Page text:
Allison works on her cases with district attorney Manuel Devalos and detective Lee Scanlon. Neither of these characters is given a lot of depth or heart and mostly they serve to regurgitate plot points. Devalos is a straightforward, moral man who lost a daughter and truly loves his wife. Scanlon is a taciturn, rigid guy, with limited emotional range and commitment issues. Neither of them overflows with charm. They have odd lapses in skill, sometimes forgetting about fingerprints or DNA evidence which you realize – once it is revealed to you how a crime really happened – should have been found earlier on in the investigation.
The true fun is to be had with Allison’s husband Joe (played perfectly by Miguel Sandoval) and the three daughters, who are moving through their growing pains as the seasons roll by and are dealing with the psychic abilities they inherited from their mom. The eldest is sensitive and all about boys and make-up, the middle one is willful and goofy – more frogs and snails than sugar and spice – and the youngest one is quiet and shy (so far). Having kids on a show who are charming and funny without being obnoxious or precocious is a pretty rare occurrence and Medium has nailed it. My personal favorite is the middle child, though a friend of mine disagrees and gets irritated by the ‘funny’ one, so personal mileage may vary. Joe is also someone you care about, as he tackles his unusual home life with an entertaining and believable combination of pragmatism, humor and worry.
What makes the show work is the contrast of this charming, happy family with the big, bad outside world in which horrible crimes occur. In a sense, the writers hold the family hostage, constantly threatening to have something happen to one or more of its members. It is an empty threat, because they know it would destroy what works about the show if they carried through on it, but you still care because the characters are so damn involving. Occasionally the show can feel a bit static, because nothing really changes within the family as the crimes-of-the-week are solved and forgotten.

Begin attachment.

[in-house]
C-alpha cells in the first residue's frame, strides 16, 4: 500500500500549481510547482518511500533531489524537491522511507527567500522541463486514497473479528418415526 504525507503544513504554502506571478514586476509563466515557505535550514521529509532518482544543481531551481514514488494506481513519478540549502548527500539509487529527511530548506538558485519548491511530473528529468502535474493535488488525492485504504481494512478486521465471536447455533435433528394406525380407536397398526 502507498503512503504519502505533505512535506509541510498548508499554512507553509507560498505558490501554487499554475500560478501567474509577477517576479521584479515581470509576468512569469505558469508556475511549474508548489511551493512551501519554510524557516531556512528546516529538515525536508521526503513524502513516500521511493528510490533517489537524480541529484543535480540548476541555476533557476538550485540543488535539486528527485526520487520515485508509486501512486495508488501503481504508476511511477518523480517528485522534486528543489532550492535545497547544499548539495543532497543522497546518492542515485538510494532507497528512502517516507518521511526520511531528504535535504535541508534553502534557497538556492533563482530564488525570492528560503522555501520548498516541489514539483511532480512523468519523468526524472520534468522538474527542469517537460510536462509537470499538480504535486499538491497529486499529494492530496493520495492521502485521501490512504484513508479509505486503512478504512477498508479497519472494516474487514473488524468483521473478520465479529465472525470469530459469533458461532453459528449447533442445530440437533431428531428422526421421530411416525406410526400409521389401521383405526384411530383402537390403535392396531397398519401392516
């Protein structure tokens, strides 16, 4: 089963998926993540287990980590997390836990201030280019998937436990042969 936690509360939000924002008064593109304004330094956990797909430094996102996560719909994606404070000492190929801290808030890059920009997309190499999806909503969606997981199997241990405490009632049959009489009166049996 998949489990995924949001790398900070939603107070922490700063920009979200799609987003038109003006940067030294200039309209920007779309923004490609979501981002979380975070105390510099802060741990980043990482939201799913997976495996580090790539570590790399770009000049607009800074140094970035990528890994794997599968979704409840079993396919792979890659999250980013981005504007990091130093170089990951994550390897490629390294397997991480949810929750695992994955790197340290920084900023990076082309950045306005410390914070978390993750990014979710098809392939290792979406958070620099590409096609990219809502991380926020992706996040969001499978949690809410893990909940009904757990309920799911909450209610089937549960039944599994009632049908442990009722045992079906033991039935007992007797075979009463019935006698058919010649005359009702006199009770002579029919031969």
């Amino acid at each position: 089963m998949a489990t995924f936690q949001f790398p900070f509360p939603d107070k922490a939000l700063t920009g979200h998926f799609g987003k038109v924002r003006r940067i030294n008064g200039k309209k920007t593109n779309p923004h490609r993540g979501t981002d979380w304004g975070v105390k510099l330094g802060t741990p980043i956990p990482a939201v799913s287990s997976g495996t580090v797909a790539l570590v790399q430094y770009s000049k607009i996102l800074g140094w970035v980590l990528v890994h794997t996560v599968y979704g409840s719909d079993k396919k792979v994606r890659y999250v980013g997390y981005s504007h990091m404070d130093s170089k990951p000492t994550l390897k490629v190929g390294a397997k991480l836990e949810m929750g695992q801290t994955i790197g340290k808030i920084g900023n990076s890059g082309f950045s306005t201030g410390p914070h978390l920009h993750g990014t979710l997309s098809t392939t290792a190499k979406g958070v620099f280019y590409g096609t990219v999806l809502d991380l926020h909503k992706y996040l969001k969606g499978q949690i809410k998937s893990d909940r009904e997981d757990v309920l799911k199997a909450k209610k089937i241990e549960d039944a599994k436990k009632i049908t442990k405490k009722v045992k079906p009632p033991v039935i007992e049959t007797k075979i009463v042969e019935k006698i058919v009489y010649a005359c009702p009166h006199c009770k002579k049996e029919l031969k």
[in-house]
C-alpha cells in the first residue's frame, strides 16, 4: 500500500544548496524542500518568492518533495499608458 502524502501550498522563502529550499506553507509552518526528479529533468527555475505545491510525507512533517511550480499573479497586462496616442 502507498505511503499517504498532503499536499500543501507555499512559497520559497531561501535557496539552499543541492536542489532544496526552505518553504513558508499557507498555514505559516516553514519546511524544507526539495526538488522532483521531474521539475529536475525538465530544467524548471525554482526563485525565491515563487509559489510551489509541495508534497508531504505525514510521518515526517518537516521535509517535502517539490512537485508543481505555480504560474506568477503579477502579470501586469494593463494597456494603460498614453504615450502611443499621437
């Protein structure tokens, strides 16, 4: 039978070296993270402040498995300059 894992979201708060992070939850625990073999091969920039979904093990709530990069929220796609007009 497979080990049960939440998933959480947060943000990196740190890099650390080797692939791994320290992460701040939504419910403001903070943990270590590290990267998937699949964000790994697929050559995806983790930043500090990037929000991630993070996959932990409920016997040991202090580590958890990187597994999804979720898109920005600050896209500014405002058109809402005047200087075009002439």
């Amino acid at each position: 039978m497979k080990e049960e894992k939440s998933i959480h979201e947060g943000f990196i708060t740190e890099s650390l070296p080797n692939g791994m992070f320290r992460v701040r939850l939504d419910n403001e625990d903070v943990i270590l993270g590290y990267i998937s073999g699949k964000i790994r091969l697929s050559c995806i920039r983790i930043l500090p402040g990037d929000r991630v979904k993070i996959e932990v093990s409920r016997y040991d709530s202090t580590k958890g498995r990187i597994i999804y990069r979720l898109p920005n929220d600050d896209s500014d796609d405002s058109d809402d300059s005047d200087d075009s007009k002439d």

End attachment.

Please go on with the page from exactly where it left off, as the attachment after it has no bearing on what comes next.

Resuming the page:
The creator of the show is Glenn Gordon Caron, who also created Moonlighting. There aren’t that many similarities between the series, but there is a feel for funny-but-realistic dialogue that carries over and a willingness to experiment playfully with the format of the show. Oddly, there is a ‘real’ Allison Dubois with a husband and three daughters, an alleged psychic on whom Caron based the series. She has written a couple of books about the role she played in solving various crimes, though the police denies having worked with her. This by itself doesn’t discredit her, as law enforcement can’t exactly go to a jury and admit their evidence was gathered by way of a psychic. But a lot of the stories she tells in the books were also discredited by regular people who were involved in them. She is somewhat aggressively dismissive of skeptics and has stated that the portrayal of her family in Medium gives a fairly good impression of her home life. If that is indeed the case and she does indeed have dreams and visions like the ones in the series, she might want to ask those in the great beyond to stop being so damn cryptic and give her something to undeniably prove her powers once and for all.